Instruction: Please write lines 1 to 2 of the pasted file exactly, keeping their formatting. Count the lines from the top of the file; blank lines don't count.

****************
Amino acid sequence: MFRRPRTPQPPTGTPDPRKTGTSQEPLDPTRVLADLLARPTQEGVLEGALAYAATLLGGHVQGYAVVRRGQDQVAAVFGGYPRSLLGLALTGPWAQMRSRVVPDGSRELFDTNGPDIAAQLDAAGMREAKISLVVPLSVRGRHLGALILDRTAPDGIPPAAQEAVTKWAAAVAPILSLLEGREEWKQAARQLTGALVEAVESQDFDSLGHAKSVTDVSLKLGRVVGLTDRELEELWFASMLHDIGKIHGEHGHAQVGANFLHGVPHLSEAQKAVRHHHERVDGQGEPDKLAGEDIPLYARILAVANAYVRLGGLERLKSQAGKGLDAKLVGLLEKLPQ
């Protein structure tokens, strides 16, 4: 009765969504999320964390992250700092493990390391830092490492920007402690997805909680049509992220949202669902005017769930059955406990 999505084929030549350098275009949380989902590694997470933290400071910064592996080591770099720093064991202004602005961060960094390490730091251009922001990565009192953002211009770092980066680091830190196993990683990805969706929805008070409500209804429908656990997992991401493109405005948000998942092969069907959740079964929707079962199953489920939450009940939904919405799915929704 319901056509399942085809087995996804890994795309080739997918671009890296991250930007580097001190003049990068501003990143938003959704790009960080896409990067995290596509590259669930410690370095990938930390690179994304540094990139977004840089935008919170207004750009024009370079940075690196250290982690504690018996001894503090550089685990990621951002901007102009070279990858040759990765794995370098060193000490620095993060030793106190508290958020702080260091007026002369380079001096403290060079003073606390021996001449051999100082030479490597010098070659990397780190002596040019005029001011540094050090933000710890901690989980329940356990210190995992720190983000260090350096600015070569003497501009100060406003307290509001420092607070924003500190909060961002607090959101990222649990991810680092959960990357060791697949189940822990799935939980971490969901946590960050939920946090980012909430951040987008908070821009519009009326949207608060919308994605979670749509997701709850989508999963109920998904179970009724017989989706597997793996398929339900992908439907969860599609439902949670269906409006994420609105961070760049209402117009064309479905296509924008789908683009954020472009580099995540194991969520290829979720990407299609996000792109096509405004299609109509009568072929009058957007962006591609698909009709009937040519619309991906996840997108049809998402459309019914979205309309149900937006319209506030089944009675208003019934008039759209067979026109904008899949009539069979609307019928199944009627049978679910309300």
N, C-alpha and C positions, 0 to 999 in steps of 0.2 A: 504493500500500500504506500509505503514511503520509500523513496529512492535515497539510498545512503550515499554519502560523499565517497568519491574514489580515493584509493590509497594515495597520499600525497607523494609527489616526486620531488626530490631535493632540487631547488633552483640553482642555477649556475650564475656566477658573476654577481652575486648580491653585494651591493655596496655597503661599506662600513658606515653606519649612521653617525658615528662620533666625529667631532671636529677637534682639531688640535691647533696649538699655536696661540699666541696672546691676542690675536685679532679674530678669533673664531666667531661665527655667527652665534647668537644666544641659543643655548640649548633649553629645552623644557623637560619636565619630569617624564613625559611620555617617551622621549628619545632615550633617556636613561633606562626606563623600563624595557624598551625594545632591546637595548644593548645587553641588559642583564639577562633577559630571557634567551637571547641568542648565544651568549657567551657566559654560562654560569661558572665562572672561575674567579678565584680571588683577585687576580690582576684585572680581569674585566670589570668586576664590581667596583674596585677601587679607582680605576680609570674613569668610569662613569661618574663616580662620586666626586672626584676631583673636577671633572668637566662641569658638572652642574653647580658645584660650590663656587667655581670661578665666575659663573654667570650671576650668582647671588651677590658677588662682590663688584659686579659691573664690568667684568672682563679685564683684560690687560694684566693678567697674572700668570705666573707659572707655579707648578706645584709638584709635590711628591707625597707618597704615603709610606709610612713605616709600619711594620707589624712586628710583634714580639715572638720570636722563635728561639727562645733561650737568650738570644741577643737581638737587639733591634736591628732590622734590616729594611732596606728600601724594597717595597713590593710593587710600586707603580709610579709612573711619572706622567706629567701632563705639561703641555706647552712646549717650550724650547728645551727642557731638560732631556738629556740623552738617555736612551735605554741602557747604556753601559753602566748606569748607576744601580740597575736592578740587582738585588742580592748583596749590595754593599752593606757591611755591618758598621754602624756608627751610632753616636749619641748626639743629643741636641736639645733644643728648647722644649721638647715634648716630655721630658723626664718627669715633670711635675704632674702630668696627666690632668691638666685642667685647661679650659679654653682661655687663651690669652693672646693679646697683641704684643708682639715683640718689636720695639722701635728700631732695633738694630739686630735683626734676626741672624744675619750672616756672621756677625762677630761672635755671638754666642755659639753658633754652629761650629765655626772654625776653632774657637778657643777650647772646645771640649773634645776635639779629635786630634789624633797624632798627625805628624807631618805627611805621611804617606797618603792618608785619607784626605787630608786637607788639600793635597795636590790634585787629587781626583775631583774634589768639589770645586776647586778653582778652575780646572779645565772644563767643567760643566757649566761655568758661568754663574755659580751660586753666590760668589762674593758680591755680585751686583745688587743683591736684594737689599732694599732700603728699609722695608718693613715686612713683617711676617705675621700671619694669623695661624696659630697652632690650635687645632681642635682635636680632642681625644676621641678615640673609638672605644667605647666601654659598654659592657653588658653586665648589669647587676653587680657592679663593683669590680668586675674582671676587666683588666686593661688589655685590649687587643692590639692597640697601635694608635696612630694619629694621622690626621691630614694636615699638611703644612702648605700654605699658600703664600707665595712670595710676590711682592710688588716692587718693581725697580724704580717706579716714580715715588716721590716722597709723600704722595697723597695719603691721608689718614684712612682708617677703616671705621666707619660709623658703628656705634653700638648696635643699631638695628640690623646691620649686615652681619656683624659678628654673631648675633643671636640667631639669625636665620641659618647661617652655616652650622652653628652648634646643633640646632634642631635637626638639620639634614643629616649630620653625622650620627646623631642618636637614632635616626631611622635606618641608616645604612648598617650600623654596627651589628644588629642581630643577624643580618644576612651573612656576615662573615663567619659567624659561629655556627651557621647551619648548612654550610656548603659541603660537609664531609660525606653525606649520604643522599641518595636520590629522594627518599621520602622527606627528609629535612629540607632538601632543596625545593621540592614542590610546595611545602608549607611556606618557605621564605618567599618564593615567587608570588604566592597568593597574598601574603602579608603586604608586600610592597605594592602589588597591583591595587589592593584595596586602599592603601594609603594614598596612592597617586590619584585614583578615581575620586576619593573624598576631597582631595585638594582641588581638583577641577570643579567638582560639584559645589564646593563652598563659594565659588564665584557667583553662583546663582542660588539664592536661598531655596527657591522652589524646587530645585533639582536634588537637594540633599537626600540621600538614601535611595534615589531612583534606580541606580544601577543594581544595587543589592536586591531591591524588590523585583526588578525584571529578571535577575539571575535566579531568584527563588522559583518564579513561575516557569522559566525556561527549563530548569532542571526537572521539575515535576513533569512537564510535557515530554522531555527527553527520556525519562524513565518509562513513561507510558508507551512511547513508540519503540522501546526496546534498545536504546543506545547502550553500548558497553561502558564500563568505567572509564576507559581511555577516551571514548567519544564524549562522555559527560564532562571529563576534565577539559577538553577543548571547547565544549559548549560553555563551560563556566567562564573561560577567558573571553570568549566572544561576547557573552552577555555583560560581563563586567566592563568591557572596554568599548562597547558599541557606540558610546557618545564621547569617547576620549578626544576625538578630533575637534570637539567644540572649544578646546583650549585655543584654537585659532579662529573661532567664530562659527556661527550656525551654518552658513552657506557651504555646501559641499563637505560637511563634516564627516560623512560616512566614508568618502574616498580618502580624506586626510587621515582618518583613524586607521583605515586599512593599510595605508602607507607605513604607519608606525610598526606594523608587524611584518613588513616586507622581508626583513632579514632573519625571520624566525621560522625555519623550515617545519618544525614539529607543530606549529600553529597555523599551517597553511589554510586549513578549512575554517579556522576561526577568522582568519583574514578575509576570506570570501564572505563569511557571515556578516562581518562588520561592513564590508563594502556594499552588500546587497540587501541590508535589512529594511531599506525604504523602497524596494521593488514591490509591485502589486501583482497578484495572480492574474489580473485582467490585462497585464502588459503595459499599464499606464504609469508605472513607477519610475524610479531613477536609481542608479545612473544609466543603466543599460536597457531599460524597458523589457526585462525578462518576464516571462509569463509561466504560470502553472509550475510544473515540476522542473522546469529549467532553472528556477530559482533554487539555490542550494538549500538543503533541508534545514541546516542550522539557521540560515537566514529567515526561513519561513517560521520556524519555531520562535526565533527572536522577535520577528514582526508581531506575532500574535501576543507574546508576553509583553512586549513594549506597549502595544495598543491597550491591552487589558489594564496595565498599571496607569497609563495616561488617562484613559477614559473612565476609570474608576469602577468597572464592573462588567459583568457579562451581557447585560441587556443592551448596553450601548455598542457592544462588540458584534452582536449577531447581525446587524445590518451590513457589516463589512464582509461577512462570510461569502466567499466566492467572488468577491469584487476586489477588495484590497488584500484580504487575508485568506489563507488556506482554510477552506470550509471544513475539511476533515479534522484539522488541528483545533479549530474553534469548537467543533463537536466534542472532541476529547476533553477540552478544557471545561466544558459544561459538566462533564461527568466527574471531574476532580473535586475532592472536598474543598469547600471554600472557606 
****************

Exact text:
Amino acid sequence: MFRRPRTPQPPTGTPDPRKTGTSQEPLDPTRVLADLLARPTQEGVLEGALAYAATLLGGHVQGYAVVRRGQDQVAAVFGGYPRSLLGLALTGPWAQMRSRVVPDGSRELFDTNGPDIAAQLDAAGMREAKISLVVPLSVRGRHLGALILDRTAPDGIPPAAQEAVTKWAAAVAPILSLLEGREEWKQAARQLTGALVEAVESQDFDSLGHAKSVTDVSLKLGRVVGLTDRELEELWFASMLHDIGKIHGEHGHAQVGANFLHGVPHLSEAQKAVRHHHERVDGQGEPDKLAGEDIPLYARILAVANAYVRLGGLERLKSQAGKGLDAKLVGLLEKLPQ
């Protein structure tokens, strides 16, 4: 009765969504999320964390992250700092493990390391830092490492920007402690997805909680049509992220949202669902005017769930059955406990 999505084929030549350098275009949380989902590694997470933290400071910064592996080591770099720093064991202004602005961060960094390490730091251009922001990565009192953002211009770092980066680091830190196993990683990805969706929805008070409500209804429908656990997992991401493109405005948000998942092969069907959740079964929707079962199953489920939450009940939904919405799915929704 319901056509399942085809087995996804890994795309080739997918671009890296991250930007580097001190003049990068501003990143938003959704790009960080896409990067995290596509590259669930410690370095990938930390690179994304540094990139977004840089935008919170207004750009024009370079940075690196250290982690504690018996001894503090550089685990990621951002901007102009070279990858040759990765794995370098060193000490620095993060030793106190508290958020702080260091007026002369380079001096403290060079003073606390021996001449051999100082030479490597010098070659990397780190002596040019005029001011540094050090933000710890901690989980329940356990210190995992720190983000260090350096600015070569003497501009100060406003307290509001420092607070924003500190909060961002607090959101990222649990991810680092959960990357060791697949189940822990799935939980971490969901946590960050939920946090980012909430951040987008908070821009519009009326949207608060919308994605979670749509997701709850989508999963109920998904179970009724017989989706597997793996398929339900992908439907969860599609439902949670269906409006994420609105961070760049209402117009064309479905296509924008789908683009954020472009580099995540194991969520290829979720990407299609996000792109096509405004299609109509009568072929009058957007962006591609698909009709009937040519619309991906996840997108049809998402459309019914979205309309149900937006319209506030089944009675208003019934008039759209067979026109904008899949009539069979609307019928199944009627049978679910309300």